#36 - August 20, 2013, 08:12 AM
« Last Edit: August 20, 2013, 08:13 AM by Aimee W. »
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My personal opinion is that books for kids (YA, MG, PB) have to be more tightly edited than books for adults, because if you don't catch a kid's attention immediately and keep it on every page, he'll have no qualms about putting the book down and reaching for the next one. Adults will keep reading because they've already invested time (and possibly money) into the book, and so they feel like they're supposed to. Also, as a general rule, adults are more likely to keep reading with the hope that it will get better - especially if they've heard good things about a book or an author. Every kid I know (even my own kids who read like crazy) will drop a book the second they lose interest, and then they won't trust any more recommendations from whoever said it was a good book.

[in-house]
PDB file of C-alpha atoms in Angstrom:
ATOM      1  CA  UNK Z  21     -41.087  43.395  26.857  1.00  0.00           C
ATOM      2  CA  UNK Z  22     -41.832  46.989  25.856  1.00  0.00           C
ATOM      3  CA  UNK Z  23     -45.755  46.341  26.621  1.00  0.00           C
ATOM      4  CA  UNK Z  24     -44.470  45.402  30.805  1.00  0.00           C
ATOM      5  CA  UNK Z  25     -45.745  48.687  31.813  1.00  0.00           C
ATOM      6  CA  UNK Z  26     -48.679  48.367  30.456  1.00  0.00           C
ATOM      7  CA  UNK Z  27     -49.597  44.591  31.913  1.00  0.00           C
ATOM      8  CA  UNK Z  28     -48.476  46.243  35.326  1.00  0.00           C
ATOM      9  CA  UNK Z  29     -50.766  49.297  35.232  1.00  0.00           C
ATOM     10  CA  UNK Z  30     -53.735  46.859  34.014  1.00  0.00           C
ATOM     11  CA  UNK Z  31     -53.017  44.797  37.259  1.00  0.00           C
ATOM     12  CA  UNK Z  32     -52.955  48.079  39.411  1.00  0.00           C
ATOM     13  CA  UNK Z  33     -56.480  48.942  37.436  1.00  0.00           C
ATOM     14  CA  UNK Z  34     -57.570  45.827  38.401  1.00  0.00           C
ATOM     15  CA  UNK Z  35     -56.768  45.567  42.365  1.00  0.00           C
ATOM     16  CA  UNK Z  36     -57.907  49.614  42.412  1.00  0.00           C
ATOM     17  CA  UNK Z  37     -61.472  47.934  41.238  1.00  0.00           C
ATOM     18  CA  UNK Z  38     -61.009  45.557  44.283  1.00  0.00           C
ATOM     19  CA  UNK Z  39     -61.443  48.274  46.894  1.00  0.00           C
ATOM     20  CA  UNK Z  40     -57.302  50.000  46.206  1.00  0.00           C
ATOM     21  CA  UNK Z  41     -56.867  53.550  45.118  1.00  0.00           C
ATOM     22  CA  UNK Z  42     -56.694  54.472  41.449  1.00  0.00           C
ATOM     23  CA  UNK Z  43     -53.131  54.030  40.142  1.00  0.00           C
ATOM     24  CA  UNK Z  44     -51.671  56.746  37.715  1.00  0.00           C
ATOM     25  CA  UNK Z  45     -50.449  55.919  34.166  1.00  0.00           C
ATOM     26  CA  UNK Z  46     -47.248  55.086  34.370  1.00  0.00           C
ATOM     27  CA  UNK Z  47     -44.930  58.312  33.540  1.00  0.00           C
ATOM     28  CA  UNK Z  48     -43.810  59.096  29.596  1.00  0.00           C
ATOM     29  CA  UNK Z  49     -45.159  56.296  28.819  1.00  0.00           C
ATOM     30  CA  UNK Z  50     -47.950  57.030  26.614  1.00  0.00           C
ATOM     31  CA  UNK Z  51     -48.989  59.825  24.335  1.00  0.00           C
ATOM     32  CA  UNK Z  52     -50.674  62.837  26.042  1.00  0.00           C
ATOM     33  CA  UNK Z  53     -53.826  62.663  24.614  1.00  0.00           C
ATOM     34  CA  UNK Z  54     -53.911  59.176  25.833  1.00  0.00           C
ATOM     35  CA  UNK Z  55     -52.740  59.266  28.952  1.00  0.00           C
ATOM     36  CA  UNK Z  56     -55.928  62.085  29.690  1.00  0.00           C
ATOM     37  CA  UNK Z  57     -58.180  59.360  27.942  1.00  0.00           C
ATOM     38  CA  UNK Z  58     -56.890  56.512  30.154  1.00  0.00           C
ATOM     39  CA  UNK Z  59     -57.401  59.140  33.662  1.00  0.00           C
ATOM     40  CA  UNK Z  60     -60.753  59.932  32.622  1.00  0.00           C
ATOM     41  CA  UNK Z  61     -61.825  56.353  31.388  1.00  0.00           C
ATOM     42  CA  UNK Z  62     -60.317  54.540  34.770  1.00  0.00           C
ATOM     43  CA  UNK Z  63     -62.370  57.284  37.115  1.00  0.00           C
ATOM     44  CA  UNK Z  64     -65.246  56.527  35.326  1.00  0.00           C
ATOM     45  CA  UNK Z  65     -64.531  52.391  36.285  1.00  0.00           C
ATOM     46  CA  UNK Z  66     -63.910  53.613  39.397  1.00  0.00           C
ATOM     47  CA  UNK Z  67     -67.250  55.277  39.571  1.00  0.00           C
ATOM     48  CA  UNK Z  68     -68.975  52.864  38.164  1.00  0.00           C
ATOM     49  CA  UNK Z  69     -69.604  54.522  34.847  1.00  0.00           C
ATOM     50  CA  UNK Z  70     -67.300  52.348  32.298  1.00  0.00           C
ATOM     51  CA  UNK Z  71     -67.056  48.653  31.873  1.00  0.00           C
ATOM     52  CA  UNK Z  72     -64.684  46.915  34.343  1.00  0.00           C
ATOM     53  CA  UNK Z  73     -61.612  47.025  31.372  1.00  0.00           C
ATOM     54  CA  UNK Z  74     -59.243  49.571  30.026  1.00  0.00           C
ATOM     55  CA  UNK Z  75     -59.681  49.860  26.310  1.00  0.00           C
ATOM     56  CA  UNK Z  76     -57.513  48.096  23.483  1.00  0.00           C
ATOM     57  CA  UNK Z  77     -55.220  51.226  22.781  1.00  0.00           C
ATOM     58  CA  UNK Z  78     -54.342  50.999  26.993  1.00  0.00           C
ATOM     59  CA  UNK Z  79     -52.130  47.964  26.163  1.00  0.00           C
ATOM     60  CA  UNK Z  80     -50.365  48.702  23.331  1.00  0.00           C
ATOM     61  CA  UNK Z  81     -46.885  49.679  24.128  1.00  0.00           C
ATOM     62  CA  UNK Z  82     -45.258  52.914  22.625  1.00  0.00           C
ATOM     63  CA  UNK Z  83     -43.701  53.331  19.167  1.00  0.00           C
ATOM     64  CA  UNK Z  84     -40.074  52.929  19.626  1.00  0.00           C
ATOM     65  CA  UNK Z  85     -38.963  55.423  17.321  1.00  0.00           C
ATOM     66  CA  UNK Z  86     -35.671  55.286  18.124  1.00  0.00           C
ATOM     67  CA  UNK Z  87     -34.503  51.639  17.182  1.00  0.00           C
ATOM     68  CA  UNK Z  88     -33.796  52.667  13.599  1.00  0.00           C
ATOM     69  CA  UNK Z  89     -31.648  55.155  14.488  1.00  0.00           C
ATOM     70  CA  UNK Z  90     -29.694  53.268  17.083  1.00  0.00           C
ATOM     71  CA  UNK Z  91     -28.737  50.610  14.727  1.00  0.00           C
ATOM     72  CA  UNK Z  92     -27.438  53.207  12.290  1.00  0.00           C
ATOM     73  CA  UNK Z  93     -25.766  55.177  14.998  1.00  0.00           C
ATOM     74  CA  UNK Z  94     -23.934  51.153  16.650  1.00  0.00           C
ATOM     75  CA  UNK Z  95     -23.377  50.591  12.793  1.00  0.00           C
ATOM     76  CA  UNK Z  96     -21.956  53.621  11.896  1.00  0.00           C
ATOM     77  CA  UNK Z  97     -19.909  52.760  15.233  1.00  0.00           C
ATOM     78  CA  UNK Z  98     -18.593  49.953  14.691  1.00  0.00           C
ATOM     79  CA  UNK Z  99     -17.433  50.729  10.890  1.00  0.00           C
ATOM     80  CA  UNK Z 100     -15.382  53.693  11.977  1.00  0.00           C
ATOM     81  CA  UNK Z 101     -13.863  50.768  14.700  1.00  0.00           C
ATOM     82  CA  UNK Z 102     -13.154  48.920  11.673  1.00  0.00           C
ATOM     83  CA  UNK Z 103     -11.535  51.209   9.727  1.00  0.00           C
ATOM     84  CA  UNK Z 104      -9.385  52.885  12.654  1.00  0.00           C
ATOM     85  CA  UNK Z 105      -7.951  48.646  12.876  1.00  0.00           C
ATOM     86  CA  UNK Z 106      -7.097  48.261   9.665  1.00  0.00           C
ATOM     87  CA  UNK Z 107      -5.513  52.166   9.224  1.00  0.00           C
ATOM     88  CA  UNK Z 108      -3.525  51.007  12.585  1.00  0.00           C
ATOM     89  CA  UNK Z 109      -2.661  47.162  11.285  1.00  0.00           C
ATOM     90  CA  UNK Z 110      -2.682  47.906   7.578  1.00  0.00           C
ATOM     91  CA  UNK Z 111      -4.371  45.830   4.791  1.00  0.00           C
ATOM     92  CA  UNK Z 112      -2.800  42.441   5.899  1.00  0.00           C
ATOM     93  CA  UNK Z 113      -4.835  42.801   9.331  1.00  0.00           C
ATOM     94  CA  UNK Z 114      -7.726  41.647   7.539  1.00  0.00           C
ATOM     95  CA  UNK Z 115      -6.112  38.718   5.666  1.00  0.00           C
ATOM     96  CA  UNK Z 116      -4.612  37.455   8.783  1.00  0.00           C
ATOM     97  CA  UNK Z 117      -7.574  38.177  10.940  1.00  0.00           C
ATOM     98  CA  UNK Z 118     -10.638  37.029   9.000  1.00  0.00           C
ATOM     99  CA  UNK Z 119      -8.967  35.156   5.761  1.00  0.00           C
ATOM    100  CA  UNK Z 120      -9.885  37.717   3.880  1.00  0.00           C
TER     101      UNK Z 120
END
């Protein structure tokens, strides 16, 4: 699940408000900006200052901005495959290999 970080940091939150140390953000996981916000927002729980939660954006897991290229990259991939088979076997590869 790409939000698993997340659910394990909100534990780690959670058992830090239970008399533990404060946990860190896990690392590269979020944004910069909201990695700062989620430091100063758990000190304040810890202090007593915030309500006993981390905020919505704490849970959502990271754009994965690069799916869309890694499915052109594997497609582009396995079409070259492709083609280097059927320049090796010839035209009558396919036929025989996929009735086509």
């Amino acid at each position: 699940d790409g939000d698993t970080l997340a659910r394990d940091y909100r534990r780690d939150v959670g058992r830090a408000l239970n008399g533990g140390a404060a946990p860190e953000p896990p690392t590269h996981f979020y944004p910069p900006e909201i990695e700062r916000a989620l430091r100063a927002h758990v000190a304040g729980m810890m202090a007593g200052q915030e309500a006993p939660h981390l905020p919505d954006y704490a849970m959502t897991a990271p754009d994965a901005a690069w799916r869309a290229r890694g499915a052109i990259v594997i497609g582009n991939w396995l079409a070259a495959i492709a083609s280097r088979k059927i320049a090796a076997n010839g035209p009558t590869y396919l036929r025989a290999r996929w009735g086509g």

I agree with Veronica.  Children will lose interest and put books down.  I use the power of choice in my classroom.  If there is a book I really want my students to read, my strategy is I pick two books and let them choose a book.  My students love the fact that they have choices, but I manipulate them in getting what I want.  I want them to read, and I will try anything. 

I grew up in a house where I could not put a book down just because.  And I hate to admit it, I have read some horrible books.  I want children to enjoy reading.  So what if they lose interest in one book, as long as they pick up another, it's okay.
#37 - August 20, 2013, 10:56 AM

Veronica